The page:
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I made a mistake, and started making commits "to the last tag", which lands my commits in "no branch". They should have been applied at the head of an already existing branch. I have not pushed my changes yet. I've found a few other question for when commits are in the wrong branch, but now I have no branch, so I don't know how to handle this.

Preferably, I would like to erase my mistake entirely, and "move" my changes to the end of the right branch. If I must leave my mistake in the history, I need to merge them in atleast.

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up vote 49 down vote accepted

You are currently in a detached HEAD state. To resolve that, all you need to do is create a new branch with git branch <branchname> or git checkout -b <branchname>. That will leave you with a local branch you can play with, and even delete when you're done with it.

Branches in git are just pointers to commits, so if you create a new branch where you are the new branch will point to your current commit, and then you can merge it or whatnot.

Your "mistake" need not be erased, you simply created new commits on top of previous ones. You did not modify history or anything like that.

EDIT: In response to your comment, what you need to do is:

git branch temp
git checkout master # or any other branch
git merge temp
git branch -d temp
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If I understand you correctly, that will create a new branch, but I want to apply all the commits to an already existing branch. I've updated my question to make that more clear. – Letharion Jan 21 '12 at 13:26
@Letharion, then all you need to do after creating a new branch, is to merge it to the branch where you want these changes, and then you can delete the new temp branch. – spatz Jan 21 '12 at 13:27
In this case you'll want to rebase on main branch instead of merge – CharlesB Jan 21 '12 at 13:45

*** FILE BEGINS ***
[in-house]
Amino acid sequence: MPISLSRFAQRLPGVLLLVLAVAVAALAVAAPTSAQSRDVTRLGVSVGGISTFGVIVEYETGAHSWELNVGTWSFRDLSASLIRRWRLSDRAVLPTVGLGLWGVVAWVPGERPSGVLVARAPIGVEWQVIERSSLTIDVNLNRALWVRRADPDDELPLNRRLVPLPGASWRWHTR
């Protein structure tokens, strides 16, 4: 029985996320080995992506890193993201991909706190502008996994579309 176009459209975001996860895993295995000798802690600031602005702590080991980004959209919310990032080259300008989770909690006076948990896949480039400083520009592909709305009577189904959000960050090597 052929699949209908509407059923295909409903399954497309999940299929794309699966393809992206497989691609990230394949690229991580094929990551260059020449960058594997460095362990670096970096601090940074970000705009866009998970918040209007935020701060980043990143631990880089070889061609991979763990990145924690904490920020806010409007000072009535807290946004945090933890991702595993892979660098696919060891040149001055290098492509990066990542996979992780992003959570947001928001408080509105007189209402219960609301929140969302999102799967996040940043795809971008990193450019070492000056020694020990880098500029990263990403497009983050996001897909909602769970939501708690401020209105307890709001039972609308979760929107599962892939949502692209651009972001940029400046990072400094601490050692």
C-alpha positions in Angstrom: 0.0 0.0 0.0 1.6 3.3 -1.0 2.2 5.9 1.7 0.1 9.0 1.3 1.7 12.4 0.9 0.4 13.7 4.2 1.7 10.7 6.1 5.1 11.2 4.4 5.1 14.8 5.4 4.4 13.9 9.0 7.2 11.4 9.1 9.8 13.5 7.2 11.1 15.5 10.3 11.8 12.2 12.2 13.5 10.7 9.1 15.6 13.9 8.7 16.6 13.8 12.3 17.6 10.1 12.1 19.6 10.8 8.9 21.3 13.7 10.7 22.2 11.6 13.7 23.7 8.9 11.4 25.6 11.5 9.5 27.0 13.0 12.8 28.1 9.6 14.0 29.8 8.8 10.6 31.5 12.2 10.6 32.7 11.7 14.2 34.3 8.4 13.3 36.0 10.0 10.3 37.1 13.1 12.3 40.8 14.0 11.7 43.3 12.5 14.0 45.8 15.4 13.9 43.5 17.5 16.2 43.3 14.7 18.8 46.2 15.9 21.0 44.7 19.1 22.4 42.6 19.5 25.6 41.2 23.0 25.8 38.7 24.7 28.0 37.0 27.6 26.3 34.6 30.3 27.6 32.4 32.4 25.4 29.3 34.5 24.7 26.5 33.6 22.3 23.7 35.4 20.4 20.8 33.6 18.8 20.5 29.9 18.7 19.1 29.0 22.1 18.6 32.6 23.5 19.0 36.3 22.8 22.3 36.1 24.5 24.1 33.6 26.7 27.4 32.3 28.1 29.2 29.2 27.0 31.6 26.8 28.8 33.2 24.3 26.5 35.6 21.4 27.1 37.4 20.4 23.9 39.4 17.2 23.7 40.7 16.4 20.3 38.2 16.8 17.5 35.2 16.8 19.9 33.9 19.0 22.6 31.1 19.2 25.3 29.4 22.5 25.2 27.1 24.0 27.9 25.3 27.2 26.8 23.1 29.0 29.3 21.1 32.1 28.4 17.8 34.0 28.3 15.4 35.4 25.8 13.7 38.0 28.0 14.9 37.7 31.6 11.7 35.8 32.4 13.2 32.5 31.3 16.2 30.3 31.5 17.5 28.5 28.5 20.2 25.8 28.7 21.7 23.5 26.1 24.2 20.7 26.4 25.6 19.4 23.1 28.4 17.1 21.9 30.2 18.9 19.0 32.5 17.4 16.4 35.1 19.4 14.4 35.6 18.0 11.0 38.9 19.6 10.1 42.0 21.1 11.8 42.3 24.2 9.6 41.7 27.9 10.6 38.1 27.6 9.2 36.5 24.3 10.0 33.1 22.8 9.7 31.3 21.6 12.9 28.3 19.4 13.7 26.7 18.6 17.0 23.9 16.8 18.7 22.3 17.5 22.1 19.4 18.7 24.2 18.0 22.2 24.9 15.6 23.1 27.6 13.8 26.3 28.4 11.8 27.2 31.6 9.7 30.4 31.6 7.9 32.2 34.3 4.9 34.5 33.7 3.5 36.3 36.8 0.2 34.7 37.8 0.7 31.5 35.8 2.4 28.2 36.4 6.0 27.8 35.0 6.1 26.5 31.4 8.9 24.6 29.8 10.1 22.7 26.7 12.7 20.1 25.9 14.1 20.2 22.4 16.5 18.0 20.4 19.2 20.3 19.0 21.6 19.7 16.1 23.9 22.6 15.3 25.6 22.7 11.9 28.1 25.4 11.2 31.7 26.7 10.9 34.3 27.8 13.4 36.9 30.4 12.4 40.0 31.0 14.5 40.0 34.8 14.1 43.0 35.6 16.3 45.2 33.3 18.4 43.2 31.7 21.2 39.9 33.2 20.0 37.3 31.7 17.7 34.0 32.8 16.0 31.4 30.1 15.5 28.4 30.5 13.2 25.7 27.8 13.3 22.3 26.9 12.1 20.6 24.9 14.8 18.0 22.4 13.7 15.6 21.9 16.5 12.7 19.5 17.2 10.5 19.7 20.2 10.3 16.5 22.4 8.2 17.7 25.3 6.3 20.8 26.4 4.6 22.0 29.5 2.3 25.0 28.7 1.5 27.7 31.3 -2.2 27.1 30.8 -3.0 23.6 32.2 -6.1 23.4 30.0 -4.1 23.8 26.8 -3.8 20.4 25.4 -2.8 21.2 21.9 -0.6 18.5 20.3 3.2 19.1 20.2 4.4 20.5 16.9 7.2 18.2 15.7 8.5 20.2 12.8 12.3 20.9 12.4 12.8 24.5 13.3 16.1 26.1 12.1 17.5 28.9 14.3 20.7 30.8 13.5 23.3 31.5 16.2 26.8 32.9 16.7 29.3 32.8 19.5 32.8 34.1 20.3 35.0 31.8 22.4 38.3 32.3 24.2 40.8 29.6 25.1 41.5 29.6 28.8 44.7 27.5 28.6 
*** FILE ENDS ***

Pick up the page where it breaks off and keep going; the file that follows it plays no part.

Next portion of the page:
@Letharion: Then after creating the branch, run git rebase master temp to transplant the commits onto master, before checking out master and merging into it. (The merge will be a fast-forward then.) – Jefromi Jan 21 '12 at 15:12
I followed the instructions spatz gave, and it worked well. I'm not sure how the rebase suggestion plays in, but I'll refer to that if I happen to do the same again. – Letharion Jan 21 '12 at 15:36

You can view all your commits using git reflog

So you can simply got to another branch, and do git cherry-pick <commit-hash> for the required commits.

But I'd prefer the branch way as spatz mentioned.

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Just went through this scenario today with a co-worker. He had checked out another branch, but we could see the commit hash in the shell :) – Marcello de Sales Apr 11 '13 at 20:30

Note: you have also

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In both case, doing a tmp branch and merging it back to the actual branch is the solution.

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Another solution, which does not involve creating a temp branch, is described here. You just merge with you last commit rather than a temp branch.

$ git checkout master
$ git merge d2bdb98

If you don't know what commit you are on you can find it with git log. I don't know if this solution is different than "cherry-picking" but it had the expected results for me.

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I just had a situation where I had a master branch I wanted to commit to, but accidentally committed to a detached HEAD (note, the commit hash is not important here, but just to illustrate the situation):

$ git branch
* (detached from 29d2cfb)

Here was my quick fix:

$ git branch -f master HEAD
$ git checkout master
Switched to branch 'master'
Your branch is ahead of 'origin/master' by 1 commit.
  (use "git push" to publish your local commits)

Piece of cake.

Note that this trick only works if master originally pointed to the same commit you made your mistaken commit on top of. If that's not the case, you'll have to rebase (or cherry-pick, or merge...).

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